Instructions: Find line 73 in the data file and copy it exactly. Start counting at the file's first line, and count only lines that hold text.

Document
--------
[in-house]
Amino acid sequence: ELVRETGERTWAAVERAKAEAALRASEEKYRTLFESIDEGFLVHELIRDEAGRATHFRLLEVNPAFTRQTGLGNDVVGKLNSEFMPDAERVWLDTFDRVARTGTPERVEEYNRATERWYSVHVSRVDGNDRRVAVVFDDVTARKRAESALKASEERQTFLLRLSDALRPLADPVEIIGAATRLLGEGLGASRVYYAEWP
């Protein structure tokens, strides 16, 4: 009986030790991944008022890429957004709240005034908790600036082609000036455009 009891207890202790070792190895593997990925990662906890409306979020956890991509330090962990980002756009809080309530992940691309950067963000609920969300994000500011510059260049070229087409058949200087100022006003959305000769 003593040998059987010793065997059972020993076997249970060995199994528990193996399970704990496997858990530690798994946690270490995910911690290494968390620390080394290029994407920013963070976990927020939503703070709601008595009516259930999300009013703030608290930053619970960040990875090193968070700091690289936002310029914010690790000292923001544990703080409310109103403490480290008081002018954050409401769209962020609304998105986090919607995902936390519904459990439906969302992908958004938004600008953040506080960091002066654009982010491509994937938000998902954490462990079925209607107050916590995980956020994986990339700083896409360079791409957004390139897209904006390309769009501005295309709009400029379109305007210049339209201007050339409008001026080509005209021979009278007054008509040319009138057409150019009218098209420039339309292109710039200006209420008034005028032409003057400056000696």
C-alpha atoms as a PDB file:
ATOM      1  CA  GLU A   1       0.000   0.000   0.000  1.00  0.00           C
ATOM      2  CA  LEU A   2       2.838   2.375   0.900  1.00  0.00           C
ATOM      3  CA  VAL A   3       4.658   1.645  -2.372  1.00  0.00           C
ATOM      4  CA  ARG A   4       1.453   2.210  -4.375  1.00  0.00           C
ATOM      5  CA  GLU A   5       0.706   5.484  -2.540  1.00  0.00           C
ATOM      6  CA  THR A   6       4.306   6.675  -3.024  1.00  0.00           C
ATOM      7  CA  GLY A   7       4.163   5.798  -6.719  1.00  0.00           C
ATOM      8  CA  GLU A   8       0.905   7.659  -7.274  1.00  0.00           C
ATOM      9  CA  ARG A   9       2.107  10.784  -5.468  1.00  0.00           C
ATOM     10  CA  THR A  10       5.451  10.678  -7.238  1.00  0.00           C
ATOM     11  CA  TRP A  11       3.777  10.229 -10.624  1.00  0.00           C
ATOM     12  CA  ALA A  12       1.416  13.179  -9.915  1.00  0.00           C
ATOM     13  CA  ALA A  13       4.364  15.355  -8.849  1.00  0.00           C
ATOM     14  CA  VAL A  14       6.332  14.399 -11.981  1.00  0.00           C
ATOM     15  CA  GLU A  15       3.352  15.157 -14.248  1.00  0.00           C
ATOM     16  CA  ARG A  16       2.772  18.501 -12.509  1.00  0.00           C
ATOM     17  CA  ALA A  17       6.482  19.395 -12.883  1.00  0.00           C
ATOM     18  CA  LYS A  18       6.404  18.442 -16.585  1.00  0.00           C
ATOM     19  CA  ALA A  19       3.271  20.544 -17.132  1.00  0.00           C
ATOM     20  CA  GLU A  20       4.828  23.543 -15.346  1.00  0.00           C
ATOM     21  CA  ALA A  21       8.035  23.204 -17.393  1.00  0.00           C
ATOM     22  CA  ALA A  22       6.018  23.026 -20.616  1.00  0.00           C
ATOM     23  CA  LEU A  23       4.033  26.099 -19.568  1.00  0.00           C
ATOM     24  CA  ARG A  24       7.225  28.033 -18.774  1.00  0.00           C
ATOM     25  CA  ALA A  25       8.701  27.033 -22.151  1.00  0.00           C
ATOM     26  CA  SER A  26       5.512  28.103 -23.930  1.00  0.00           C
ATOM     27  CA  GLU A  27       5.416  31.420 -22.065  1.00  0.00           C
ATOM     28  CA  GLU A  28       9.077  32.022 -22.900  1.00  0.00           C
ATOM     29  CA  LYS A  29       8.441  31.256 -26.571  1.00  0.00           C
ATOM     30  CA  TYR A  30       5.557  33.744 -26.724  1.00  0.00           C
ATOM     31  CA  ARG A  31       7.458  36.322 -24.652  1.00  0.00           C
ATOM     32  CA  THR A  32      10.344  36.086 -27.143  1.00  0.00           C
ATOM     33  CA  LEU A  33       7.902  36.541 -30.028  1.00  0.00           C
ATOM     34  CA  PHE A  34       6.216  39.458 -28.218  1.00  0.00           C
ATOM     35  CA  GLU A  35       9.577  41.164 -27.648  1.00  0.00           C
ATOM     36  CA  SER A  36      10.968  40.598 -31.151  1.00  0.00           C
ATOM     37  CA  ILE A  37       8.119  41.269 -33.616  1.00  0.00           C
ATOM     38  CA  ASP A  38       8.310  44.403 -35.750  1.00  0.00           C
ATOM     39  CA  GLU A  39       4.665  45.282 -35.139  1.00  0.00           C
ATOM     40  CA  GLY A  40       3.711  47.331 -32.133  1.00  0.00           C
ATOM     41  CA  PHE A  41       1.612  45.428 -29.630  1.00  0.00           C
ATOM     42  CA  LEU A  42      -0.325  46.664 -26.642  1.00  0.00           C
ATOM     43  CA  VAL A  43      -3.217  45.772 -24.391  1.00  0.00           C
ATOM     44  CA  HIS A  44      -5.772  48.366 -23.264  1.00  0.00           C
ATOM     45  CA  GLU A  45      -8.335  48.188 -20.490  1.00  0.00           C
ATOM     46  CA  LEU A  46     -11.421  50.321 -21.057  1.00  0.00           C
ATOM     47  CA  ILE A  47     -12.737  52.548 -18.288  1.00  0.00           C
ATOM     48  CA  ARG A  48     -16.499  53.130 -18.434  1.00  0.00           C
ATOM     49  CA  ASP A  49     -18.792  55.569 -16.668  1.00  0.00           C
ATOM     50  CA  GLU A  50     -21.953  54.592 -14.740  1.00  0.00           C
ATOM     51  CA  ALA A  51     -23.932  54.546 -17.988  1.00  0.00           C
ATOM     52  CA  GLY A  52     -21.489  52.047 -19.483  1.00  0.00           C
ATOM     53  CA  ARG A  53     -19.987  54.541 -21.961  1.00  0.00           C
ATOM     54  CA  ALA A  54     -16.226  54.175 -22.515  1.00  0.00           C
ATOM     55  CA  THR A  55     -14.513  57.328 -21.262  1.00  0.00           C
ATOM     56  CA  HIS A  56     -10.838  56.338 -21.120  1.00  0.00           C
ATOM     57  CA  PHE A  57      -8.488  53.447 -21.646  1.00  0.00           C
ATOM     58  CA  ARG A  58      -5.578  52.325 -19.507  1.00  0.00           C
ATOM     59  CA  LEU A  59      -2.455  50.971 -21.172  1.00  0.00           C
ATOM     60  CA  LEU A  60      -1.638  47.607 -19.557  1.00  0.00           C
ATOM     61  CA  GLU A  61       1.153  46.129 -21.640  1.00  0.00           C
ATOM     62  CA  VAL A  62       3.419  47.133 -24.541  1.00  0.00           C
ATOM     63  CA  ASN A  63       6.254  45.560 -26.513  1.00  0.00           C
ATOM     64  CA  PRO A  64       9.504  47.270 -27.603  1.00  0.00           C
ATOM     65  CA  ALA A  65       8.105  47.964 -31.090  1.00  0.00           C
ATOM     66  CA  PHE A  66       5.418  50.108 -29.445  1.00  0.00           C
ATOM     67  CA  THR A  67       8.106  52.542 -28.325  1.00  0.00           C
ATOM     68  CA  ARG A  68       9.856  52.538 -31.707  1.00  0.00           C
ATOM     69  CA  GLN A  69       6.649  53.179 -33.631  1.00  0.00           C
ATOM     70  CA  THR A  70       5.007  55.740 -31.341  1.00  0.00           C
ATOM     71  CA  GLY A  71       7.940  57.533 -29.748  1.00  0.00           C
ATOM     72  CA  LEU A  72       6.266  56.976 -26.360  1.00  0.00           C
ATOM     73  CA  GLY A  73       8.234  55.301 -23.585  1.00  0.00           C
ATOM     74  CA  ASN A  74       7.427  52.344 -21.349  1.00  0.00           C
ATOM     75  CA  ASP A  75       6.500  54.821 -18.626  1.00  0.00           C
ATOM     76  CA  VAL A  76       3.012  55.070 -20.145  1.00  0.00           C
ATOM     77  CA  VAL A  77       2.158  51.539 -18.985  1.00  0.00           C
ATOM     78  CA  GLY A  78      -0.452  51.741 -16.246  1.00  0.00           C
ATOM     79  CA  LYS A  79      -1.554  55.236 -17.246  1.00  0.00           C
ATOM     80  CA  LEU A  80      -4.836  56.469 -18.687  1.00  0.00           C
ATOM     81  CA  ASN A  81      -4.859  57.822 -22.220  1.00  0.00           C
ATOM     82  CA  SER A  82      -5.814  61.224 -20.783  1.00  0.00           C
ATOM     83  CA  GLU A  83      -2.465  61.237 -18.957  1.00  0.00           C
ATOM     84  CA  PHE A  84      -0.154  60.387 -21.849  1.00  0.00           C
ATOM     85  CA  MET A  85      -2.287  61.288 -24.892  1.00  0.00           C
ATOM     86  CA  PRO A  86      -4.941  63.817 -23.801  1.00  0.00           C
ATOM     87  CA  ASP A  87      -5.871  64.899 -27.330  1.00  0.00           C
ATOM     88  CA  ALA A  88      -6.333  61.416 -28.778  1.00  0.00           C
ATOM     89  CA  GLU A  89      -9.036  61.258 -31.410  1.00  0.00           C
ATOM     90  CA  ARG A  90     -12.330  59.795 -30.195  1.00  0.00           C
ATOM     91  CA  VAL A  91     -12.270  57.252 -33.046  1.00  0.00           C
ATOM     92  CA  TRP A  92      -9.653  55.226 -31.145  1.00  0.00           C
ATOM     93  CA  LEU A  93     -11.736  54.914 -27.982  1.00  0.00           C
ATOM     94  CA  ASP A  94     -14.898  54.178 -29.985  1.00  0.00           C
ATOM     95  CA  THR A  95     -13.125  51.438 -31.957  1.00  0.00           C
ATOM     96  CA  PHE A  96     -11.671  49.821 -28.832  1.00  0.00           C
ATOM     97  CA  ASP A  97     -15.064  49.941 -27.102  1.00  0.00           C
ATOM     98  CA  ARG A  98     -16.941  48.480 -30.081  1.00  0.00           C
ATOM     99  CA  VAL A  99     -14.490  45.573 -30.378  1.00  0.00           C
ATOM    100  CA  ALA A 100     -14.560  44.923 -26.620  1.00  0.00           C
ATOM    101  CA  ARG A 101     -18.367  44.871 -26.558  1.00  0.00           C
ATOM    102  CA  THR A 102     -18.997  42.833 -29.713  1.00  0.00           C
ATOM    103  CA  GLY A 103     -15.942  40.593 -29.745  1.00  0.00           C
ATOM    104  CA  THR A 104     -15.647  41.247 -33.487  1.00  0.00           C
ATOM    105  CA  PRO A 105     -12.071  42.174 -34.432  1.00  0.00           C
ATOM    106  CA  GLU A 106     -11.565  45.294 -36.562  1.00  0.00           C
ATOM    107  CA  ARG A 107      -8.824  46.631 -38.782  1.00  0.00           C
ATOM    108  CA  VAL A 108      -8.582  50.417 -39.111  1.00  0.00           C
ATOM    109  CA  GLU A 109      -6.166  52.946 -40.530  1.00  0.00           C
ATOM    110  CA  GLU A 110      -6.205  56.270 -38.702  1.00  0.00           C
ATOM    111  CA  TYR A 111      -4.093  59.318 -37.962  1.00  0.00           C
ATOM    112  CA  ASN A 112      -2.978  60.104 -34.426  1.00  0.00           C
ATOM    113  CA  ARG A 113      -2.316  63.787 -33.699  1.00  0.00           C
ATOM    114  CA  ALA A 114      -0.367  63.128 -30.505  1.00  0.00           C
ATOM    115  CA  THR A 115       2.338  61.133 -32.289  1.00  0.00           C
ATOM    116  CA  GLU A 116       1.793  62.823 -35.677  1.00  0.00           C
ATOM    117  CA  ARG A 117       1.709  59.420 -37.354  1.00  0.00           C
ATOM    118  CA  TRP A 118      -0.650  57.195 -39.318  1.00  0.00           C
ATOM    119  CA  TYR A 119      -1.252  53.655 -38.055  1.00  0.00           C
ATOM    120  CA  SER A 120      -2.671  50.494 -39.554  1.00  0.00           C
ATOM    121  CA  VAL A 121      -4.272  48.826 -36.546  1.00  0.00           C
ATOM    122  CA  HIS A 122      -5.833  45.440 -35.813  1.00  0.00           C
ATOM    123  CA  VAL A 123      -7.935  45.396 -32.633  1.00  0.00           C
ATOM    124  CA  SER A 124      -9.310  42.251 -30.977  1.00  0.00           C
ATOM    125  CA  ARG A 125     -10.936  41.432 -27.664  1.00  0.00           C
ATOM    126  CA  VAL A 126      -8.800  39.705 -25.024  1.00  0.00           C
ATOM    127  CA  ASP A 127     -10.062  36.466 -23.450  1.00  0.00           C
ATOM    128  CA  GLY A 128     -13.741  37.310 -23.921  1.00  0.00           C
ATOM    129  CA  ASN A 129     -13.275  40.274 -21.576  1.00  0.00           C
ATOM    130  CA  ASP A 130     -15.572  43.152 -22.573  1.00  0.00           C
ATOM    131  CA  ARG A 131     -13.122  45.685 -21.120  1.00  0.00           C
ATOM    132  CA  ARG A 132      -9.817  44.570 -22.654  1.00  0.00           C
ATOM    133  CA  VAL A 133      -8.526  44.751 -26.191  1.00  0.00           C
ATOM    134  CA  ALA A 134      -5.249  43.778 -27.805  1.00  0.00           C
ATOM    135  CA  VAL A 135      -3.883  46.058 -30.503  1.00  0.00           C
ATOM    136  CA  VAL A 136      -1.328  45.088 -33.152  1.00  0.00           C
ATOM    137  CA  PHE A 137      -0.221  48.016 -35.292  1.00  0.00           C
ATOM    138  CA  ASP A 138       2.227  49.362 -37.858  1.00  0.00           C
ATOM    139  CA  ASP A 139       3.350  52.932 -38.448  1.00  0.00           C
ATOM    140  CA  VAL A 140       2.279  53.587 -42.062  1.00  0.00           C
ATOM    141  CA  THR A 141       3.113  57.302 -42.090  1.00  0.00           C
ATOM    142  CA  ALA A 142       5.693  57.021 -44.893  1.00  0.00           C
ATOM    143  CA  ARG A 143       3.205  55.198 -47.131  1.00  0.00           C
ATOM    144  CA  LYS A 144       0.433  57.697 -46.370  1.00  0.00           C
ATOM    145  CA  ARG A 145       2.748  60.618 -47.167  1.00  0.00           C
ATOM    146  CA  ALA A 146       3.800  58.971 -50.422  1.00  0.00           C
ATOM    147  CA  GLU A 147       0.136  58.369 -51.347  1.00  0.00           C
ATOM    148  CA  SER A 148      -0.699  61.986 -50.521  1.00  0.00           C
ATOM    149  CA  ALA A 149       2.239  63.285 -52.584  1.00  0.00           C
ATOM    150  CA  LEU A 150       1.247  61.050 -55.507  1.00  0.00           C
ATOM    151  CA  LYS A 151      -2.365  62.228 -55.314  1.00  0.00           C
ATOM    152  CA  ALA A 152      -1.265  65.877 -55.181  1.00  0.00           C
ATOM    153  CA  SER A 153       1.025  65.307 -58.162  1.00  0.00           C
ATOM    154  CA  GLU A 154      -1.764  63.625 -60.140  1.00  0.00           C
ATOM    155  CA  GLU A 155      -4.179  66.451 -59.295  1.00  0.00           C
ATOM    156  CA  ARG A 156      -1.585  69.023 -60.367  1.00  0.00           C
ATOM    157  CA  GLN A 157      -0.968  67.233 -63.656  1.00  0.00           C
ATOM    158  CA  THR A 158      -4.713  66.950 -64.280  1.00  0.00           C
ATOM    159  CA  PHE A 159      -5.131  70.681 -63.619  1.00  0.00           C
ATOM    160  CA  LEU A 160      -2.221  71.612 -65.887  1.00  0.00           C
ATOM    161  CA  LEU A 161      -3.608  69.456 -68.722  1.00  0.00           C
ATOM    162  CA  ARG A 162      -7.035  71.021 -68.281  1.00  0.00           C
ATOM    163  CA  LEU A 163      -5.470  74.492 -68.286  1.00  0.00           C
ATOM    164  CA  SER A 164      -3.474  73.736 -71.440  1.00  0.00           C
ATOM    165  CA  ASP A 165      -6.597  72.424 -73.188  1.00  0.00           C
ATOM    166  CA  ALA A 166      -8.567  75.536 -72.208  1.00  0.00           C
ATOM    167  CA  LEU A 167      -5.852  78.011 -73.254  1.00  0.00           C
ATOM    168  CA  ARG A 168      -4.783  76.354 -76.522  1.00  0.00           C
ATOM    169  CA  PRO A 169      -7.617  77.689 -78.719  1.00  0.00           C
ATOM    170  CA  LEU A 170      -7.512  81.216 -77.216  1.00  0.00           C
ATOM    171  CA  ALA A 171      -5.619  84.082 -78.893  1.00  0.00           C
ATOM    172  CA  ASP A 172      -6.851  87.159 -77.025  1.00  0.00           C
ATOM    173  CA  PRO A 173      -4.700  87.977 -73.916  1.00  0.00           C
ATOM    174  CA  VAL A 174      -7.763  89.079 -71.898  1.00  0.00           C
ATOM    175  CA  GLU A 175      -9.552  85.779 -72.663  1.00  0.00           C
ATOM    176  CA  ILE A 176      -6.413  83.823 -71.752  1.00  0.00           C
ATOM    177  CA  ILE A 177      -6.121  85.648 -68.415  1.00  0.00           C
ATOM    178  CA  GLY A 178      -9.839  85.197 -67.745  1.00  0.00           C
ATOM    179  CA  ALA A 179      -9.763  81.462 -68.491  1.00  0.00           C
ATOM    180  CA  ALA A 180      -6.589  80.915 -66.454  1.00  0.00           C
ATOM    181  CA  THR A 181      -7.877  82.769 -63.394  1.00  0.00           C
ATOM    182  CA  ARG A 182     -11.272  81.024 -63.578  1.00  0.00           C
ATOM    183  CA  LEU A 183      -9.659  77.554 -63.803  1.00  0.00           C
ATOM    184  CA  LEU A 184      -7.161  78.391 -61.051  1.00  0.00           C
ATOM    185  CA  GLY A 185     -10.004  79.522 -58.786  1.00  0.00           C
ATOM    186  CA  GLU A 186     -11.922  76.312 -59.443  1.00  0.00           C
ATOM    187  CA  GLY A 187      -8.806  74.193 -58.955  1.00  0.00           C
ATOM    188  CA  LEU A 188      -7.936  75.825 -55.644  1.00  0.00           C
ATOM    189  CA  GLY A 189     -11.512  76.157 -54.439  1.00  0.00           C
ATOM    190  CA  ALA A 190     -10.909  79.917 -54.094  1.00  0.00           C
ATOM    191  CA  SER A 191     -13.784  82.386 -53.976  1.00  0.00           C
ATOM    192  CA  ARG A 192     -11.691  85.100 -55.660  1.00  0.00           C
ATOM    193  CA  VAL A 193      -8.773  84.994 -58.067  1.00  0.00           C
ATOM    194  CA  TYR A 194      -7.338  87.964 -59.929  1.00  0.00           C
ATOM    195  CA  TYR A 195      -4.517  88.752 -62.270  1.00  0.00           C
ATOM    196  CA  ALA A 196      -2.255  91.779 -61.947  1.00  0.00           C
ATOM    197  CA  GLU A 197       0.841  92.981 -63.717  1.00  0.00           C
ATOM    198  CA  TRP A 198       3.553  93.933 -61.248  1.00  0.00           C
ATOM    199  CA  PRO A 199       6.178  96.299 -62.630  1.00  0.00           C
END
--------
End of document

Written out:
ATOM     69  CA  GLN A  69       6.649  53.179 -33.631  1.00  0.00           C